House Resources Committee Passes Healthy Forest Act

Act calls for expediting thinning and burning projects on up to 20 million acres of federally managed lands identified as being at unnaturally high risk to wildfire.

On Wednesday April 30, the House Committee on Resources passed the Healthy Forests Restoration Act of 2003 on a 32-to-17 vote. Sponsored by Congressional Sportsmen's Caucus member Scott McInnis (R-CO), Chairman of the Forests and Forest Health Subcommittee, HR 1904 is similar to legislation that passed out of the Resources Committee last Congress but was not taken up on the House floor before the Congress adjourned.

The 2003 Act calls for expediting thinning and prescribed burning projects on up to 20 million acres of federally managed lands identified as being at unnaturally high risk to wildfire. To expedite implementation of fire management projects, the bill calls for a limited environmental assessment, one focused on management alternatives. The "no action" alternative, as required by NEPA, would not apply to lands identified for treatment under the bill.

Fuel reduction projects cannot occur on land designated as wilderness or in a wilderness study area, forests within the National Wilderness Preservation System or lands where congressional action or a presidential declaration prevents vegetation removal. No permanent roads can be built in inventoried roadless areas.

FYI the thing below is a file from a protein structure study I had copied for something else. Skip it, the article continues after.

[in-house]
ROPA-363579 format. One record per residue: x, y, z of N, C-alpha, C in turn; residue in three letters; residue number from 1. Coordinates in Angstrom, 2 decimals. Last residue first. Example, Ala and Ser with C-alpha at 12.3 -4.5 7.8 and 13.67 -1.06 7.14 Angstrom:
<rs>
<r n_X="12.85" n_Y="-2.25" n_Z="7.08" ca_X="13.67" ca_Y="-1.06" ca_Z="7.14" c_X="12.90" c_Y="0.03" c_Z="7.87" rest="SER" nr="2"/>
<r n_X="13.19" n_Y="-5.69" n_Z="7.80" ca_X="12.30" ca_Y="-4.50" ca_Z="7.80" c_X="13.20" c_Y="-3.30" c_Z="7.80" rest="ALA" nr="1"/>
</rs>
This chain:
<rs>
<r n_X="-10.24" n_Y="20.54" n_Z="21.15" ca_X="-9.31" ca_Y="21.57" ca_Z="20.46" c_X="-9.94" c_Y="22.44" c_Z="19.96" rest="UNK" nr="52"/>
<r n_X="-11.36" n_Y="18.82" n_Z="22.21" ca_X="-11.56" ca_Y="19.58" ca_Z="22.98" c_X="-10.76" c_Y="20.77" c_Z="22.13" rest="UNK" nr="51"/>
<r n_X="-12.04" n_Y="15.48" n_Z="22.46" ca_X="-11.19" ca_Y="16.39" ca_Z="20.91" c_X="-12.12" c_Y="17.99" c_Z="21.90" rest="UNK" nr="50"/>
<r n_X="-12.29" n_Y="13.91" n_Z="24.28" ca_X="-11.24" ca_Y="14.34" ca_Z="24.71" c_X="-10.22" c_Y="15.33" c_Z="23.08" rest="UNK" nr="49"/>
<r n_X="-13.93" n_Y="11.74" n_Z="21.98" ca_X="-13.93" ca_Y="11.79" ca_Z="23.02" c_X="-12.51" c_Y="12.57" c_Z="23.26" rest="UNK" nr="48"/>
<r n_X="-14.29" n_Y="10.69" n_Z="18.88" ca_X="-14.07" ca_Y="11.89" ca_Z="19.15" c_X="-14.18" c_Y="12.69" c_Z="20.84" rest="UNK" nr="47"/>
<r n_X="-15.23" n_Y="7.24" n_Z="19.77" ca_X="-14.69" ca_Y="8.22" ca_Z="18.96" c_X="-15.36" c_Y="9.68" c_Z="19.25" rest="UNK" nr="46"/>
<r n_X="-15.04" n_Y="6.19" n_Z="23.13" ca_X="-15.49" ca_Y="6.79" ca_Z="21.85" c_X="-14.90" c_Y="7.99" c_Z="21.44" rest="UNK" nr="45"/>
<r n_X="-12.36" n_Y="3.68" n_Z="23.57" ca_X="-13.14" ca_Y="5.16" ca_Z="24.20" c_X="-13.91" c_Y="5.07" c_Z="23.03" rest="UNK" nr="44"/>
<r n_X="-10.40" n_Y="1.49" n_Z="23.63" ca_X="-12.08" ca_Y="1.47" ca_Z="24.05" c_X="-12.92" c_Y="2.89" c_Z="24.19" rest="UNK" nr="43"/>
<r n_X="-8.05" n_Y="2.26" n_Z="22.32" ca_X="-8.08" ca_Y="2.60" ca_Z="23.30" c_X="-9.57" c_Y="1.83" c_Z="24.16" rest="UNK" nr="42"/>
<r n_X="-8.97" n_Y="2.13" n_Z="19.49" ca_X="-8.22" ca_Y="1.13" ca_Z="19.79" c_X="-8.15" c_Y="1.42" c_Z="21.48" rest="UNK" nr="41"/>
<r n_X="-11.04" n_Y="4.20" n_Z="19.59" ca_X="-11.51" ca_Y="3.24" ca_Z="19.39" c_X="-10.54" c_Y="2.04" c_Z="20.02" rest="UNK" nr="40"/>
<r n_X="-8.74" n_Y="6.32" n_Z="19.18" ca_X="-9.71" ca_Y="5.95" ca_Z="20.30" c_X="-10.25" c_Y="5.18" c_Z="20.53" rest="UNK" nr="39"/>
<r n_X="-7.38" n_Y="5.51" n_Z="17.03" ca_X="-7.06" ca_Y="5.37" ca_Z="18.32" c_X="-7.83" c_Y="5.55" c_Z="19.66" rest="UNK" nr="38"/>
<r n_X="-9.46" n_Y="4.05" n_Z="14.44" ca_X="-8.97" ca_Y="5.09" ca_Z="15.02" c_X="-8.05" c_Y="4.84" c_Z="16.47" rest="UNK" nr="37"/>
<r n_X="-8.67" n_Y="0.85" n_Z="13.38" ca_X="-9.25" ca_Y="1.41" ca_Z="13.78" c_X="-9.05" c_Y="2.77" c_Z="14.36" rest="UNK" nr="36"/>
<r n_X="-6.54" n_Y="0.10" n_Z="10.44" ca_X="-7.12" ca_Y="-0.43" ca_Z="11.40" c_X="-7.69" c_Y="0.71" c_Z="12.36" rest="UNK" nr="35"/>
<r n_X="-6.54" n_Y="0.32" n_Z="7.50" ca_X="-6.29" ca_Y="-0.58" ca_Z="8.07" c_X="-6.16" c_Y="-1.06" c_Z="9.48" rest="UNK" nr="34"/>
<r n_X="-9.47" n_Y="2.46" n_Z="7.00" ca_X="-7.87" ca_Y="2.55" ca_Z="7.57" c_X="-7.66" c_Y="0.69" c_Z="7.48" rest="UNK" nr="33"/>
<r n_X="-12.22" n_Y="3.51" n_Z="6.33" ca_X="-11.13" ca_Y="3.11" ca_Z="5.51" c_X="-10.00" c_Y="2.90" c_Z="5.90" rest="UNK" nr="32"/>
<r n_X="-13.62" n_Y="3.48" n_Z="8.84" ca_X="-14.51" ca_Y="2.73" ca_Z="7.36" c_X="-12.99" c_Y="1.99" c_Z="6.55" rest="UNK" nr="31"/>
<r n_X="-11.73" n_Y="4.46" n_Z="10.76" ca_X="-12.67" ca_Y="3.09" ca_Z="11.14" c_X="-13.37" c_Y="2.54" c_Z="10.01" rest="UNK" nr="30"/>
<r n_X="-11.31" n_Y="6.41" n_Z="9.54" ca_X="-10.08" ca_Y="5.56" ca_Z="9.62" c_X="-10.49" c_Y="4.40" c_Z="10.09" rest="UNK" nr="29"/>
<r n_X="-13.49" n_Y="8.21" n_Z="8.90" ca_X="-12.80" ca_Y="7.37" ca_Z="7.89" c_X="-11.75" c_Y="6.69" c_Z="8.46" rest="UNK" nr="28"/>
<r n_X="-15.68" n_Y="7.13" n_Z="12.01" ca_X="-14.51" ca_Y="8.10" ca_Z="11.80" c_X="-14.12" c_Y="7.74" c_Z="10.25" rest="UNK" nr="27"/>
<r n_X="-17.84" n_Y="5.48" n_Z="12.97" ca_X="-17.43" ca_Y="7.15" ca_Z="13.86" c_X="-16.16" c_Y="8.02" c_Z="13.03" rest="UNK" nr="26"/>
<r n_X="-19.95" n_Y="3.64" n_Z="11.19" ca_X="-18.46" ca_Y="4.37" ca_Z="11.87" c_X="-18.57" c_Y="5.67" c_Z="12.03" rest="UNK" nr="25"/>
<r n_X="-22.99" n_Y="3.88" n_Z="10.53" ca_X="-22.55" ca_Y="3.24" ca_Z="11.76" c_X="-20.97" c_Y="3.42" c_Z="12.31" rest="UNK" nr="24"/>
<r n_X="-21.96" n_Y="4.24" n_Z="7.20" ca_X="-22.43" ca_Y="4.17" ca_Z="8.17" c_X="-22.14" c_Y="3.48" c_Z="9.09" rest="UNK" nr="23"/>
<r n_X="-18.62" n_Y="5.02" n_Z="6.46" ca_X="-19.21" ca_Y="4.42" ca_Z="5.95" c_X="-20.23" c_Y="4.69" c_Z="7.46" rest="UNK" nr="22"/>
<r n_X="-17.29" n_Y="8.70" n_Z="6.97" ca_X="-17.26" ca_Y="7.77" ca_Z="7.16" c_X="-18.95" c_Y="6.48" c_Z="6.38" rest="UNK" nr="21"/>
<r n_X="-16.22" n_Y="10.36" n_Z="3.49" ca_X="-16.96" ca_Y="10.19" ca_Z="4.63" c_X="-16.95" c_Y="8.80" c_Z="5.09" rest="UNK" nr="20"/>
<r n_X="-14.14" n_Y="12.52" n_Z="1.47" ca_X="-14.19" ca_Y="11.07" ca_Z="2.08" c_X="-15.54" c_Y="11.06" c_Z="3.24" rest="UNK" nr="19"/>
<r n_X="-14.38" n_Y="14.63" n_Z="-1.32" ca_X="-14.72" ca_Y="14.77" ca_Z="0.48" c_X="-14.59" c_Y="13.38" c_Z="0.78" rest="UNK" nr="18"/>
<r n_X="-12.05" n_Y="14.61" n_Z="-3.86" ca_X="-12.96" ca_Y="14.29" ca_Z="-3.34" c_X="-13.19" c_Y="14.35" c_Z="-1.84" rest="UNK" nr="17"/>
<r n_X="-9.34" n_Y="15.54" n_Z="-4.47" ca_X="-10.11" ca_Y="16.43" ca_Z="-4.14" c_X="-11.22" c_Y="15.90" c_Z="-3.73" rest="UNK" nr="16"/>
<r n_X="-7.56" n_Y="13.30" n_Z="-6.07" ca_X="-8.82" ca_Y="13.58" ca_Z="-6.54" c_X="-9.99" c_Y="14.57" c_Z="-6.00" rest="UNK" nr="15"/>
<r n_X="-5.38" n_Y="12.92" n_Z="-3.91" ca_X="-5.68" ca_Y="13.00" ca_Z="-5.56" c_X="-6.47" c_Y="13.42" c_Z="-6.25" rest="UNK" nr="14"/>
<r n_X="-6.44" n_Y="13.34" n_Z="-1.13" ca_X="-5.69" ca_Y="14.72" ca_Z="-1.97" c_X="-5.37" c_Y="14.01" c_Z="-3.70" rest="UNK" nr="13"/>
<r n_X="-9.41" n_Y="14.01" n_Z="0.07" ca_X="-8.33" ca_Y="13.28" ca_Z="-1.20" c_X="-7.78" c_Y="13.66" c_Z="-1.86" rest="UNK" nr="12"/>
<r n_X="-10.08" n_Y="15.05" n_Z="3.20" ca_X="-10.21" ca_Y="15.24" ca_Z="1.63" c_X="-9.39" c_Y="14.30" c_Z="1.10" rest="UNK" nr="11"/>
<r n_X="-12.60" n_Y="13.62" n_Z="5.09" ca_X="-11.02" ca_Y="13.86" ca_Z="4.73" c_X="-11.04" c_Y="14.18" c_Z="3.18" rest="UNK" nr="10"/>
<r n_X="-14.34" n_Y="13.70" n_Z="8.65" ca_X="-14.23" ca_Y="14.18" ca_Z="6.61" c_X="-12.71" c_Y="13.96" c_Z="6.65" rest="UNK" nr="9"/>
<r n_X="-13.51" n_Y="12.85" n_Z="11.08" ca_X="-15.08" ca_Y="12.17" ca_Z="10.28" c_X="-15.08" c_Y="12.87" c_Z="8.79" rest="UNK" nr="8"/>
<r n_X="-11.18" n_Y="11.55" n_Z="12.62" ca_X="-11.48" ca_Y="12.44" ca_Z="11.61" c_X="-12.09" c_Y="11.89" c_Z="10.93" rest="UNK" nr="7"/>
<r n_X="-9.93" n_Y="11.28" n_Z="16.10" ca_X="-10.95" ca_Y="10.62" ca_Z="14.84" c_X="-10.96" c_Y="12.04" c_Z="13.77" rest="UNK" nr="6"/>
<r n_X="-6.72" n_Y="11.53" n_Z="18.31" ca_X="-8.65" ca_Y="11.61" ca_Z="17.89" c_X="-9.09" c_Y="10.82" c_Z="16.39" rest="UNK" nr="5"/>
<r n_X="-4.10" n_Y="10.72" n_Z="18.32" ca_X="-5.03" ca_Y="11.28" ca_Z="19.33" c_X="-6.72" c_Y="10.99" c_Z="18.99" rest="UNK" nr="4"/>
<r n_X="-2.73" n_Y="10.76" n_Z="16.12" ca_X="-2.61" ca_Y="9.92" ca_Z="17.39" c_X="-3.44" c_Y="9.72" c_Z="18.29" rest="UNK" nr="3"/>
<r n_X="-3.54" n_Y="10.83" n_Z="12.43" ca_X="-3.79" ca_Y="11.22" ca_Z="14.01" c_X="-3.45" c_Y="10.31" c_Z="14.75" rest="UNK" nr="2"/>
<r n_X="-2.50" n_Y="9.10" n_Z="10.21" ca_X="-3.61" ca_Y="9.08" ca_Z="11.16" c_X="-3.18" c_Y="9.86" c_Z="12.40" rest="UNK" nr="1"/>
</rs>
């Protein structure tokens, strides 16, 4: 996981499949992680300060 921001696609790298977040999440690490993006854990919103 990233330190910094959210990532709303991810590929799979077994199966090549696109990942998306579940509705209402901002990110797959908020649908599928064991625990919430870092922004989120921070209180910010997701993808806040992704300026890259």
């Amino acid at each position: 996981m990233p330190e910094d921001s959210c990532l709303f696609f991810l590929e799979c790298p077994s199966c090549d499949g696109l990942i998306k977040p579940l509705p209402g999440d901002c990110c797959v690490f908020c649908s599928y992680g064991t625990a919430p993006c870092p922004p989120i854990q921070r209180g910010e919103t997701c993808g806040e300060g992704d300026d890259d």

"The exploding threat of large-scale catastrophic wildfires and massive insect and disease epidemics combine to pose the single largest challenge facing federal land and resources managers today," said Congressman McInnis. "The Healthy Forests Restoration Act is a balanced and comprehensive measure primed to take this daunting task head on, by empowering our land managers with the tools needed to address this threat to our air, water, wildlife and forest ecosystems."

Last May, the CSF signed onto a joint letter along with thirty other conservation organizations urging the President to adopt a science-based forest stewardship approach, including commercial timber harvest and prescribed fire, to insure healthy, diverse forest landscapes that are so critical to wildlife. A forest system that includes a combination of young and mature ecosystems is ideal for wildlife and also helps to control the spread of wildfires.

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